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Re: conversions between vectors

>>>>> "Joseph" == Joseph S Myers <> writes:

 > On 21 Dec 2001, Aldy Hernandez wrote:
 >> "vector signed int".  Also, assignments between "signed int" and
 >> "unsigned int" are allowed even in pedantic mode.  So, IMO the above

 > And this (implict signed/unsigned conversions) is a source of security
 > holes.

But it follows C semantics.  You are allowed to copy signed int to
unsigned int without any warnings of any kind.  You are allowed to
send signed int into a function that expects unsigned int: no
warnings.  This is C.  If we outlaw signed/unsigned compatability with
vectors, then we have a hole in our language logic-- the rest of C
won't care about signness, but vectors will ?!.

And it'll make it a real pain to have:

        void foo (vector int x, vector int y)

you'll need 2 versions (with __builtin_types_compatible_p), or you'll
have to explicitly cast, something foreign to C for sign issues (for
assignments not comparisons).

 >> And wrt casting, it makes syntatic sense to allow casts (as they do
 >> now), even if valarrays don't allow it, as long as the vector size is
 >> the same for both types.  I don't think we should enforce a pedantic
 >> 1:1 relationship wrt valarrays and vector types.

 > The correspondence with valarrays was to some extent because those are a 
 > well-developed set of semantics known to work.  Start by documenting in 
 > the manual the correspondence with valarrays and, for C programmers, what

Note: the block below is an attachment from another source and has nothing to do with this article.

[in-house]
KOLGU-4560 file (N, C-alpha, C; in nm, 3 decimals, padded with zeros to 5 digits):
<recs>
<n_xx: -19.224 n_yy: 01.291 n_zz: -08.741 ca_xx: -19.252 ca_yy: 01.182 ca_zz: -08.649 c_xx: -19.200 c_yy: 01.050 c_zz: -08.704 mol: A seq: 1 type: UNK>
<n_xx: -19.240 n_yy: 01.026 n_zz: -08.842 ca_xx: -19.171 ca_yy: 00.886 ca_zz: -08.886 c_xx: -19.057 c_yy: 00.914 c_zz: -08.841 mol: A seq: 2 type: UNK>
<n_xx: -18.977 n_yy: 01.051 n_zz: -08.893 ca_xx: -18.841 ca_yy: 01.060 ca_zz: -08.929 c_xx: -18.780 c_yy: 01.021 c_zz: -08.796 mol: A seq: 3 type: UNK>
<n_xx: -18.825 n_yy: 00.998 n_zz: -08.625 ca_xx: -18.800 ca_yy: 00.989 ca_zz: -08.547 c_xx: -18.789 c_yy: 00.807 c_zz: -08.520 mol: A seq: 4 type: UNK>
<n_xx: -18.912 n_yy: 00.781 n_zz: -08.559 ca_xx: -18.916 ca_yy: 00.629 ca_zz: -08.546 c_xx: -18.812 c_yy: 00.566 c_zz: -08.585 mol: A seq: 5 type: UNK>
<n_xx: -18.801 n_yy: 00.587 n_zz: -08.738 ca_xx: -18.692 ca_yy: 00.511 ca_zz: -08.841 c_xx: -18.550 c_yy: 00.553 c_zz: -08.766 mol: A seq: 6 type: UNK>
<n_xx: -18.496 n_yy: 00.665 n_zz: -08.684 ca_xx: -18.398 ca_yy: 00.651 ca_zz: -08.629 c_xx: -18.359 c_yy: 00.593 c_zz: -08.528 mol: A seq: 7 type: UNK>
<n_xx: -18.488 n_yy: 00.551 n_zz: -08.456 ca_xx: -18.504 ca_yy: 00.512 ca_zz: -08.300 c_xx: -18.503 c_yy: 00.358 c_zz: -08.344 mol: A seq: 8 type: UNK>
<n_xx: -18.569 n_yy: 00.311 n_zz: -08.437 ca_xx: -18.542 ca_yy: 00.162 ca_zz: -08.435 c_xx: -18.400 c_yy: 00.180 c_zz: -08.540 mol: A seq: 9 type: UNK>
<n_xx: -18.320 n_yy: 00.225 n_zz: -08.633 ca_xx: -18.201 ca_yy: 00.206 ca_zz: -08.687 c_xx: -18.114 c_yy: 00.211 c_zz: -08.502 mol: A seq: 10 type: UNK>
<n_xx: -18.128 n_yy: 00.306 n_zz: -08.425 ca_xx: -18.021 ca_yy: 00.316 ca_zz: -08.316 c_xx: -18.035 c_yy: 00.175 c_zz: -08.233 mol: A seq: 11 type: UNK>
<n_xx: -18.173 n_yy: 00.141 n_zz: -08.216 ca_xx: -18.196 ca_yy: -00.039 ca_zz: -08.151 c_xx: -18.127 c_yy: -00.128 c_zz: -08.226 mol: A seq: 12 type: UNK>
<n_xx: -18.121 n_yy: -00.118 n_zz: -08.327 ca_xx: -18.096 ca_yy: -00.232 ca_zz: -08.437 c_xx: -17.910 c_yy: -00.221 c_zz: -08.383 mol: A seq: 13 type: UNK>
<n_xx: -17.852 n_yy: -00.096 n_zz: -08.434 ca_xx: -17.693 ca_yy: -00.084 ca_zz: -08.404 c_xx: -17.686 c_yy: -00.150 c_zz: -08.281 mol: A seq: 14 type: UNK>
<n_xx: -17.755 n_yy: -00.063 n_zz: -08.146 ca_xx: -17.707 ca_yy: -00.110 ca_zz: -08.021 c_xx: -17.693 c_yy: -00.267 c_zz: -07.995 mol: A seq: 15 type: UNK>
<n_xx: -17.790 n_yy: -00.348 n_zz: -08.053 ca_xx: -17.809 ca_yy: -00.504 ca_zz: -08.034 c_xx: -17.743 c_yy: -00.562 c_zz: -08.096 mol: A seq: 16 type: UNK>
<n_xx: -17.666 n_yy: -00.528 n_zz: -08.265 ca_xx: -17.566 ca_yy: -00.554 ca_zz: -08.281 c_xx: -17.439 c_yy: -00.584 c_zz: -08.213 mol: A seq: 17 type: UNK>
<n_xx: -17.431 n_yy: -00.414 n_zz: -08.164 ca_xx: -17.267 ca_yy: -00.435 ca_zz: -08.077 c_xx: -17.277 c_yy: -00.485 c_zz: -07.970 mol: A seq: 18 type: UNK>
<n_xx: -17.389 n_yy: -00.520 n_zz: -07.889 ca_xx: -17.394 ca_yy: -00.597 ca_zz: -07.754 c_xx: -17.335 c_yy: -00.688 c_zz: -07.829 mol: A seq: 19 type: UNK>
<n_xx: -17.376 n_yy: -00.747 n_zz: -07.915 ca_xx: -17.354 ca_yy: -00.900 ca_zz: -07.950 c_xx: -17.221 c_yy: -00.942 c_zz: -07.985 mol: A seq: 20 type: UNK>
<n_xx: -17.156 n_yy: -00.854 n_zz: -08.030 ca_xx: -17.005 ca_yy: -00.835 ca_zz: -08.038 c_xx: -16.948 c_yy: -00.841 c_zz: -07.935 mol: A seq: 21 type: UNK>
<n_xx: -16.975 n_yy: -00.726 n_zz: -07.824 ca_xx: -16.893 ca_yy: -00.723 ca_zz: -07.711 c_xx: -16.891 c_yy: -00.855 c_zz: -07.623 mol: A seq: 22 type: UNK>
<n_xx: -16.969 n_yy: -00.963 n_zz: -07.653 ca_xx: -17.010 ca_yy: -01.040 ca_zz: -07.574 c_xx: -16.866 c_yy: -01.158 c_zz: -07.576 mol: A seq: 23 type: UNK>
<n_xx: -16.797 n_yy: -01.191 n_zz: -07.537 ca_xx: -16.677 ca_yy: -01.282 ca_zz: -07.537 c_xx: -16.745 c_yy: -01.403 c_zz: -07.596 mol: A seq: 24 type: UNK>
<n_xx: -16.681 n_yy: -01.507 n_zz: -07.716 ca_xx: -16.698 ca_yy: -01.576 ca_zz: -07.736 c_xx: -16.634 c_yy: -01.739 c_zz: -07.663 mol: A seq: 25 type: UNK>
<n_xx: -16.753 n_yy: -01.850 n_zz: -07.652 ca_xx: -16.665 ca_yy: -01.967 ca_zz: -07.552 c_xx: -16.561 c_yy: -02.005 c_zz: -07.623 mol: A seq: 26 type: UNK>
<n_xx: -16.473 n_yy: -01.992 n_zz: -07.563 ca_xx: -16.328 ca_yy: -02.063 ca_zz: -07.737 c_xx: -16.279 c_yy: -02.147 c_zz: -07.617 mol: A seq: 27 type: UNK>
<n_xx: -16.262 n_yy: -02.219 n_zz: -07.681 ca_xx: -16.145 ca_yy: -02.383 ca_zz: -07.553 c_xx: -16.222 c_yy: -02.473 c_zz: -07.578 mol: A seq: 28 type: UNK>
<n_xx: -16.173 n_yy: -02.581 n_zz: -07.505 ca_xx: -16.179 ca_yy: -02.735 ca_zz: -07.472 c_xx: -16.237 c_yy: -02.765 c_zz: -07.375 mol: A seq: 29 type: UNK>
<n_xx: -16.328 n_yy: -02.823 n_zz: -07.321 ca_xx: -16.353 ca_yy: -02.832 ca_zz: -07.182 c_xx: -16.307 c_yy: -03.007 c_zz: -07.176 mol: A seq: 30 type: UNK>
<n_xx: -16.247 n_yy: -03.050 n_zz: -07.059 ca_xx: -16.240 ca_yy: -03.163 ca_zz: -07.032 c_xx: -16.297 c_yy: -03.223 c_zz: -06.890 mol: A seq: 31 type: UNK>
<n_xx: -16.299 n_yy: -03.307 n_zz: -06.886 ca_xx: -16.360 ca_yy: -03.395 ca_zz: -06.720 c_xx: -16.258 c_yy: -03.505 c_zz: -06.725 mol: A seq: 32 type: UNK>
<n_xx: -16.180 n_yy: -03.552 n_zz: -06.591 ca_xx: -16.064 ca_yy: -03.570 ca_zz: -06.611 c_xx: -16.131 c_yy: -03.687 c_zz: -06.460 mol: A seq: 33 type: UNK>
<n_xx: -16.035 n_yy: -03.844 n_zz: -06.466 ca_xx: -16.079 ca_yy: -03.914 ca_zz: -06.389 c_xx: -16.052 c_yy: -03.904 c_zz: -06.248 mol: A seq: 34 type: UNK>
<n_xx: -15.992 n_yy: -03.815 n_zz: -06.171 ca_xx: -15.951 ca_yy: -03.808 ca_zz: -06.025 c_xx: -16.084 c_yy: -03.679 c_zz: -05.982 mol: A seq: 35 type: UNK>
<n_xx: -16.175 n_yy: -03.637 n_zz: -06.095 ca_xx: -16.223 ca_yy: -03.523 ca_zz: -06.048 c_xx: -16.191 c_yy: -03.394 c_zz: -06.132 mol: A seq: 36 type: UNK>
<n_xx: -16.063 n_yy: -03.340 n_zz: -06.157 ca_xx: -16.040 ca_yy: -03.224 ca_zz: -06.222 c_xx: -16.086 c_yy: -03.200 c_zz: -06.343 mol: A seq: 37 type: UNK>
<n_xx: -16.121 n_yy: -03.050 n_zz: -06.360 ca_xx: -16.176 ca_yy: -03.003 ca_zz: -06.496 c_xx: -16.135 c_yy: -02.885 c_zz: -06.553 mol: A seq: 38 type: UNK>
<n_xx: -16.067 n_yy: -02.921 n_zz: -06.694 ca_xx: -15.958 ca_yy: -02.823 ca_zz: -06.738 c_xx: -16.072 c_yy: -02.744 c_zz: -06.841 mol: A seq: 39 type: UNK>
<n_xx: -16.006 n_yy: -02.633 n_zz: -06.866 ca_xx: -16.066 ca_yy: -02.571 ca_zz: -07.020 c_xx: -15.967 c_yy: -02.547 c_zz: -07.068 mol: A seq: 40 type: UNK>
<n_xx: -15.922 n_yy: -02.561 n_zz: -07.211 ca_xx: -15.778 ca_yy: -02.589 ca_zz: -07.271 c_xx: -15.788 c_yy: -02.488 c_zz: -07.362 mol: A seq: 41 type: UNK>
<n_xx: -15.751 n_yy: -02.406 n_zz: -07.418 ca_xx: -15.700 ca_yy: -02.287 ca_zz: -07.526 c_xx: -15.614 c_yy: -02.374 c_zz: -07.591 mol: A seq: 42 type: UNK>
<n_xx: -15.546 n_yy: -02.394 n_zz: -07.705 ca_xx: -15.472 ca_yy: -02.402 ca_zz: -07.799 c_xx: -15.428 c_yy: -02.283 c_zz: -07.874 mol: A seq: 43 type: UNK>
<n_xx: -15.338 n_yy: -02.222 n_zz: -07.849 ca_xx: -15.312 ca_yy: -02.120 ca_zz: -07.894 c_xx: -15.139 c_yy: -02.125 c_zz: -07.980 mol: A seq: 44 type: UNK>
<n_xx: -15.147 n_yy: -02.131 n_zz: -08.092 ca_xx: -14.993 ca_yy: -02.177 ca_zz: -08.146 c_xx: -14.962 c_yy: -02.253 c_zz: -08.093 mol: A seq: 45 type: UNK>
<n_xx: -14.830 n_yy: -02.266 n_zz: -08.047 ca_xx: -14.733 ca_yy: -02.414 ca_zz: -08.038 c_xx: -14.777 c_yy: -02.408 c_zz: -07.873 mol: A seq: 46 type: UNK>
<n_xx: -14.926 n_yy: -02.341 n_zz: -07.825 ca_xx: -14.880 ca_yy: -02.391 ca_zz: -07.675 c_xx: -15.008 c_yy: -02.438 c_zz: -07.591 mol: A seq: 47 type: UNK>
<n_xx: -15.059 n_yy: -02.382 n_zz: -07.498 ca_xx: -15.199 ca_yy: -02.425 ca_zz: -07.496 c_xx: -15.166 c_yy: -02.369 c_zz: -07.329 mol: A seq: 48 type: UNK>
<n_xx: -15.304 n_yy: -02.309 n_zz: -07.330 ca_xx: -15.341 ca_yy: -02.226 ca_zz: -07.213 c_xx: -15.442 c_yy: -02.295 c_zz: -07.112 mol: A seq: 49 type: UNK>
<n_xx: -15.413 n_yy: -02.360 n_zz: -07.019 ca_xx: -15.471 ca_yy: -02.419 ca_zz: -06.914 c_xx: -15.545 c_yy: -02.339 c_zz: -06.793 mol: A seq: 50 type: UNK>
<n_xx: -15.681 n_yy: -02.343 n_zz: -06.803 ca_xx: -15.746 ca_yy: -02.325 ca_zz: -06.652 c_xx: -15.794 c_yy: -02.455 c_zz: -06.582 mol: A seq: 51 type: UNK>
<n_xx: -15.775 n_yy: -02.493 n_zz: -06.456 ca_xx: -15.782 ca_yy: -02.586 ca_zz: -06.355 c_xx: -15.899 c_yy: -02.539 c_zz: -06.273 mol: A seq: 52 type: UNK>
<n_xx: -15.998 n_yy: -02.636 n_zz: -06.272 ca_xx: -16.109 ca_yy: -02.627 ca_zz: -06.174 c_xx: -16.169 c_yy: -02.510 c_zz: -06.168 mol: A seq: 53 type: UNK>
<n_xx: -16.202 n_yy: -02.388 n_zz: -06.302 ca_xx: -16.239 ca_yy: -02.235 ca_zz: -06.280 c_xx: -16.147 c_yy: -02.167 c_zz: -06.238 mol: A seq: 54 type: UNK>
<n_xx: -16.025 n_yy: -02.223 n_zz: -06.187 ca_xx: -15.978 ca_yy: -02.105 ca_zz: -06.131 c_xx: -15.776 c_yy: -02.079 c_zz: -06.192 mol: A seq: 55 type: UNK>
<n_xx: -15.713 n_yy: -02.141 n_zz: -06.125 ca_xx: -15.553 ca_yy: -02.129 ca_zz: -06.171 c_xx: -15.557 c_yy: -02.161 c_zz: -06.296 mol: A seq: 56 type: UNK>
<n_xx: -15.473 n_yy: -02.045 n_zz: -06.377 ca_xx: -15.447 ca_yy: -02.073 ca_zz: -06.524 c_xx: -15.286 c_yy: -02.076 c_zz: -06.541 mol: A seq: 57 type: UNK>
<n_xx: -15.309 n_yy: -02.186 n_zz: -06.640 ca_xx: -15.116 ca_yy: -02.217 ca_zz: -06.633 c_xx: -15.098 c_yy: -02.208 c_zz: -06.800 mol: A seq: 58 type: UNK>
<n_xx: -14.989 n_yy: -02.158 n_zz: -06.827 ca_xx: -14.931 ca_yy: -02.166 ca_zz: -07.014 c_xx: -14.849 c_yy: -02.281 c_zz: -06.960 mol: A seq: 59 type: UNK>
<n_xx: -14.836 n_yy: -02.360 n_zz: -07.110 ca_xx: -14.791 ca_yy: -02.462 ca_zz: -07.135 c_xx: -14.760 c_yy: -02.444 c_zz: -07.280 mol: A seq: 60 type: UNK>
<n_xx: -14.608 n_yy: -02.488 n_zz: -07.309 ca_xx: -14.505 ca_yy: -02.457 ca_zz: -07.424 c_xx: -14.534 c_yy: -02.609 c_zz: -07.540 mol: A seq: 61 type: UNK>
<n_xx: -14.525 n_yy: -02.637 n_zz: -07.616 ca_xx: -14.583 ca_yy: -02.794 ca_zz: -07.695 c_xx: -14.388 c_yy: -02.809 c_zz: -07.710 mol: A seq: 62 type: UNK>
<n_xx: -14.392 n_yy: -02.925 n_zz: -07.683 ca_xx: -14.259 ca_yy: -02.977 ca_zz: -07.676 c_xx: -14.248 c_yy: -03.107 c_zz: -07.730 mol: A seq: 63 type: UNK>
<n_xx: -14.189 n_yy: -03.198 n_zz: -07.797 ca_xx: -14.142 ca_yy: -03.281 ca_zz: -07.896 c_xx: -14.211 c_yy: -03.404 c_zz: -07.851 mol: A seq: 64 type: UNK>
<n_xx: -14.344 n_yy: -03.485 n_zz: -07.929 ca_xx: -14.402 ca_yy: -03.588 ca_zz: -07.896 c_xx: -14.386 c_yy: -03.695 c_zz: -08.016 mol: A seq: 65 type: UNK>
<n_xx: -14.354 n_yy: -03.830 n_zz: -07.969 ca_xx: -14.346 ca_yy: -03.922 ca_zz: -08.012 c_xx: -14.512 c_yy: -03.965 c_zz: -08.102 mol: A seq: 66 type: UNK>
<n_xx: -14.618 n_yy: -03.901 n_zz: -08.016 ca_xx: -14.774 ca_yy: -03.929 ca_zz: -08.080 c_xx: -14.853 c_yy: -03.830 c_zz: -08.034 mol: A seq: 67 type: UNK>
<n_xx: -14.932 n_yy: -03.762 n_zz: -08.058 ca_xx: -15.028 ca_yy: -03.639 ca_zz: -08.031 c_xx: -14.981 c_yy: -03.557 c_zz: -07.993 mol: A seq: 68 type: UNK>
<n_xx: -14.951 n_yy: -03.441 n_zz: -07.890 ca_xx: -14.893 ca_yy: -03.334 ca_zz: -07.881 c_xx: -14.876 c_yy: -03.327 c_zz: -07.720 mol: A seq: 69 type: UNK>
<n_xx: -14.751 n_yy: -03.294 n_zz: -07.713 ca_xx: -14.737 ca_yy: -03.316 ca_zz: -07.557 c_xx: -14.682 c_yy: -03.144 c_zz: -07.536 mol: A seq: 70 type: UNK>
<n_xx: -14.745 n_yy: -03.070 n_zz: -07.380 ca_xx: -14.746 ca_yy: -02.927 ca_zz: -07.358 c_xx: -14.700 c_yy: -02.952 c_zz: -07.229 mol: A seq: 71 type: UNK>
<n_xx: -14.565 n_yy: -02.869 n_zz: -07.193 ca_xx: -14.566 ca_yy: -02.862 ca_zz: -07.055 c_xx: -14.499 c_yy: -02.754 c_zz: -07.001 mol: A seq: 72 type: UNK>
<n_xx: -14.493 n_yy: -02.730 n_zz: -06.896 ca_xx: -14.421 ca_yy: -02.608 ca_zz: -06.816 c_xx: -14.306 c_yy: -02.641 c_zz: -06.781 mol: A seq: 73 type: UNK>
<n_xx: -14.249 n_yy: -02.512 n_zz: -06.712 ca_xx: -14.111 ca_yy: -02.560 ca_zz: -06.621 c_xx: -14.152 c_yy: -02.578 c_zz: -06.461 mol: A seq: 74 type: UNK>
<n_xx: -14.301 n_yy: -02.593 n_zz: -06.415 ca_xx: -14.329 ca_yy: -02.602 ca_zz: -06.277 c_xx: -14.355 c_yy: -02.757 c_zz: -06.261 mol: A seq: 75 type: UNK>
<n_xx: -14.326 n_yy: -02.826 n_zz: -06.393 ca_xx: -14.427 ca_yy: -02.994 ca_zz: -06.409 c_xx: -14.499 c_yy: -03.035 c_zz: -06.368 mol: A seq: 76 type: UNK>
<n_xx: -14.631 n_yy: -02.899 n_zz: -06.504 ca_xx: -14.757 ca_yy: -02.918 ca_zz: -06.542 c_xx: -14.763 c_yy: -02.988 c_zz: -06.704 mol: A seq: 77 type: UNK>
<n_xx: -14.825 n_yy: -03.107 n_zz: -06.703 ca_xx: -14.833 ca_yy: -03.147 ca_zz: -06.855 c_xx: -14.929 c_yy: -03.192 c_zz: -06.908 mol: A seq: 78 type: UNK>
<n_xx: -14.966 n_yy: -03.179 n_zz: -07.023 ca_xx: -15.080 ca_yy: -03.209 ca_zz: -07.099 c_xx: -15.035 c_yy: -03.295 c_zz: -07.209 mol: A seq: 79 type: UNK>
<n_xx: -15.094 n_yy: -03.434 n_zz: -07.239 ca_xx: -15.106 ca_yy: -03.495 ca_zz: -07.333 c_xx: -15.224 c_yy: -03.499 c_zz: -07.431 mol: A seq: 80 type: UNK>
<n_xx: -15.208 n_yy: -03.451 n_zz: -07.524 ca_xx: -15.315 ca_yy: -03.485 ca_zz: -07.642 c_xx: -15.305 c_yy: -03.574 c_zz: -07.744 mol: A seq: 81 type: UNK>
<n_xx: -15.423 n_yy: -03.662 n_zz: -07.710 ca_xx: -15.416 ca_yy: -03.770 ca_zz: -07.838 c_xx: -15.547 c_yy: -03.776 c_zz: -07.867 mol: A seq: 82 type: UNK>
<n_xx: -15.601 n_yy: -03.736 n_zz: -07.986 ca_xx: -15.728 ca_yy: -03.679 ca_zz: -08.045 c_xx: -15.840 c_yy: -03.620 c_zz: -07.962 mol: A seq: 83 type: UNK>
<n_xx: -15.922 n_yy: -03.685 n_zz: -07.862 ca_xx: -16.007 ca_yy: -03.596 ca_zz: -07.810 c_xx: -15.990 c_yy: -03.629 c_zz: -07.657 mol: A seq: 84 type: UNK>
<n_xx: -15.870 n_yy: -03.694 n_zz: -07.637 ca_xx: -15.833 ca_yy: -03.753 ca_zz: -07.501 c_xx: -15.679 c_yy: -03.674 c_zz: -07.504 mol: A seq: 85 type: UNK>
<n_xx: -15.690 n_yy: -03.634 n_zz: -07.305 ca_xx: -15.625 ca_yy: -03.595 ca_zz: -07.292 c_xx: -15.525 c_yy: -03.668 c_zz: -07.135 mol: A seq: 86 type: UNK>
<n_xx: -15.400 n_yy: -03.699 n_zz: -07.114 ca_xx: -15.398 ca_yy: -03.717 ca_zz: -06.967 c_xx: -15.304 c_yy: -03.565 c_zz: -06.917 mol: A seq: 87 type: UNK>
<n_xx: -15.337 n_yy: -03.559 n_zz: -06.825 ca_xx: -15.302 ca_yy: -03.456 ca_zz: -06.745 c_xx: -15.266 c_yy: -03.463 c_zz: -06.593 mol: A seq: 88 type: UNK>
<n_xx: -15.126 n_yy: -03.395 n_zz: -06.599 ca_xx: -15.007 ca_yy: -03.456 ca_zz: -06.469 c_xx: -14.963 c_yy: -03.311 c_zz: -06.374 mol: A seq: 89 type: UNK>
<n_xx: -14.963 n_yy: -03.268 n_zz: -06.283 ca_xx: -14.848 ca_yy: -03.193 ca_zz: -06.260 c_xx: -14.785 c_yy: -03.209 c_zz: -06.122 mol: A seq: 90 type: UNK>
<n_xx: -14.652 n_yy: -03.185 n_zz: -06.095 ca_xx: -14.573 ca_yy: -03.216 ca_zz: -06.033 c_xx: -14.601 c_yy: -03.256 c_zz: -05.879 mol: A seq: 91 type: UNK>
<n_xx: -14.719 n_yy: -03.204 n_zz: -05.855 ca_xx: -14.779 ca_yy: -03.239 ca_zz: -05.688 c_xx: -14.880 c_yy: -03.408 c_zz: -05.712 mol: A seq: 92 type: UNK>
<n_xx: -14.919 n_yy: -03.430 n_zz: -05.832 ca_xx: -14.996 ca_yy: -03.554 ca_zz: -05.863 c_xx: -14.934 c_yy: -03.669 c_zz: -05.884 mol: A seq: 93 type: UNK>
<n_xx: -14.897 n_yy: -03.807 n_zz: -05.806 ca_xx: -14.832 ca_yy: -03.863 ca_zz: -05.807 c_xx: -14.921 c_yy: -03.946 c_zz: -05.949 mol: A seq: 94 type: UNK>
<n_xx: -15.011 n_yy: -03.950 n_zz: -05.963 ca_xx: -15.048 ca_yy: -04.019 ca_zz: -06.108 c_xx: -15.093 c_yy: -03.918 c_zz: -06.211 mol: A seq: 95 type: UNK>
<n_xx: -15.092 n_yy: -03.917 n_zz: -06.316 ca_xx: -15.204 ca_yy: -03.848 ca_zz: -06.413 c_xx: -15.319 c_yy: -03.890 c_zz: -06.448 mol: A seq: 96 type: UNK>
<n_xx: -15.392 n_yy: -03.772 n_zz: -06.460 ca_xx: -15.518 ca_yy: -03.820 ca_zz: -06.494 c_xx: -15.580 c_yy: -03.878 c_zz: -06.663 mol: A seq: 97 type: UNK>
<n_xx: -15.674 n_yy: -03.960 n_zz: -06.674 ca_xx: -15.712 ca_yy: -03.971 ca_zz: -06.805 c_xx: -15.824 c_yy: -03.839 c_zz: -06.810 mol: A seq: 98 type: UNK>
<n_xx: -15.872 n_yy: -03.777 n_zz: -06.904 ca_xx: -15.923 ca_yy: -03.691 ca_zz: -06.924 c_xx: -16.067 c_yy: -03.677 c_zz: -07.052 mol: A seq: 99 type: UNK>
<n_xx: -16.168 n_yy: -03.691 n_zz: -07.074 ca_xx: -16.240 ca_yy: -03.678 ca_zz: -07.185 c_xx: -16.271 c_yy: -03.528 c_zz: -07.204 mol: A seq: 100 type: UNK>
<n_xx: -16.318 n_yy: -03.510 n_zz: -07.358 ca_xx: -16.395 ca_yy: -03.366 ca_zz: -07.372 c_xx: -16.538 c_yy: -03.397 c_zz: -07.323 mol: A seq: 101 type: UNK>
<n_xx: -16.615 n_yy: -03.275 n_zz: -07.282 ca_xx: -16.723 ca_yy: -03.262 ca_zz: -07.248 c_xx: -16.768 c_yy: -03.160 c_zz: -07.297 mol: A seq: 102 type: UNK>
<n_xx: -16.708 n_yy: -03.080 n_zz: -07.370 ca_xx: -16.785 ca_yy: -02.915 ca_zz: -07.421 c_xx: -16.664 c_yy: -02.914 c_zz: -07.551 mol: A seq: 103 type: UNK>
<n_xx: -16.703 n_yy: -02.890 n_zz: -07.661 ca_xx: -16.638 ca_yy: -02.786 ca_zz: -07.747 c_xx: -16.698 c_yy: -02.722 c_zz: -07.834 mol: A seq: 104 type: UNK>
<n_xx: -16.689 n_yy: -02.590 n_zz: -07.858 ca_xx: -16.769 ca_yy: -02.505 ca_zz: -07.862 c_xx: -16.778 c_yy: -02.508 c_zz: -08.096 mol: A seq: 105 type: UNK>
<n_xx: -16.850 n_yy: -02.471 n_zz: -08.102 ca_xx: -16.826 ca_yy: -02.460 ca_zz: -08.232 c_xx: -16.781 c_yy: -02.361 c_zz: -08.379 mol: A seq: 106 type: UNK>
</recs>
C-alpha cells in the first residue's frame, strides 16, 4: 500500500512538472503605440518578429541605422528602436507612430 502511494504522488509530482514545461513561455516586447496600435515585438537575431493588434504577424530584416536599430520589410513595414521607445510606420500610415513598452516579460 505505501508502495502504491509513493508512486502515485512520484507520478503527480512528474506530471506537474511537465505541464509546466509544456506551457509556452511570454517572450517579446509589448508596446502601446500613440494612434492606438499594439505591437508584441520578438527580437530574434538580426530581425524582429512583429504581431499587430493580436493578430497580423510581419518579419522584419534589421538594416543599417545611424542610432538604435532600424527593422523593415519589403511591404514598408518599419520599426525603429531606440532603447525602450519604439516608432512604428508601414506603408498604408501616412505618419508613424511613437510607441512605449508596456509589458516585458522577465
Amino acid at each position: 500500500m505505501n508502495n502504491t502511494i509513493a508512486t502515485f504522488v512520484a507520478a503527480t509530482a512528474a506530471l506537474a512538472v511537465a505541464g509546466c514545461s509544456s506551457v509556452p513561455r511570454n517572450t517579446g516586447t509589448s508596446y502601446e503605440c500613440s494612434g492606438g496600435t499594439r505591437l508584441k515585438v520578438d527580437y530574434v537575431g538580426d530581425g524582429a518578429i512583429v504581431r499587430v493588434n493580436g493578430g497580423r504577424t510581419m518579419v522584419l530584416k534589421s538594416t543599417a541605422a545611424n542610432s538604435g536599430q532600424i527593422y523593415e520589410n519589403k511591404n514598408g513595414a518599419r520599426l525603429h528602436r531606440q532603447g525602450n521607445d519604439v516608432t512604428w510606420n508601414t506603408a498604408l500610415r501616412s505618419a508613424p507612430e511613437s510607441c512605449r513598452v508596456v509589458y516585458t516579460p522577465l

> this means, and what parts of it are implemented.  Only then propose 
 > specific extensions, with precise documentation for what they mean and 
 > when they are allowed, and justification in each case.

The correspondence is minimal IMO.  Valarrays are vectors of any type
(including arrays and aggregate types).  Vectors are merely vectors of
the base types (char, int, short, float, double).  Valarrays allow
overloaded arithmetic between them.  Vectors do not.  Valarrays allow
vectors of vectors.  Vectors do not.  Valarrays do not allow casts
between vectors.  Vectors do.

Compatability with valarray is a nice thought, but I don't think it's
quite relevant.  In documenting valarrays and C-vectors, we'll find
more differences than similarities.

But I'm willing to be convinced otherwise, given sufficient proof.

And back to unsignedness, which is my original point.  Can someone
provide a compelling reason why not to allow implicit unsigned and
signed assigments-- in the spirit of the language?


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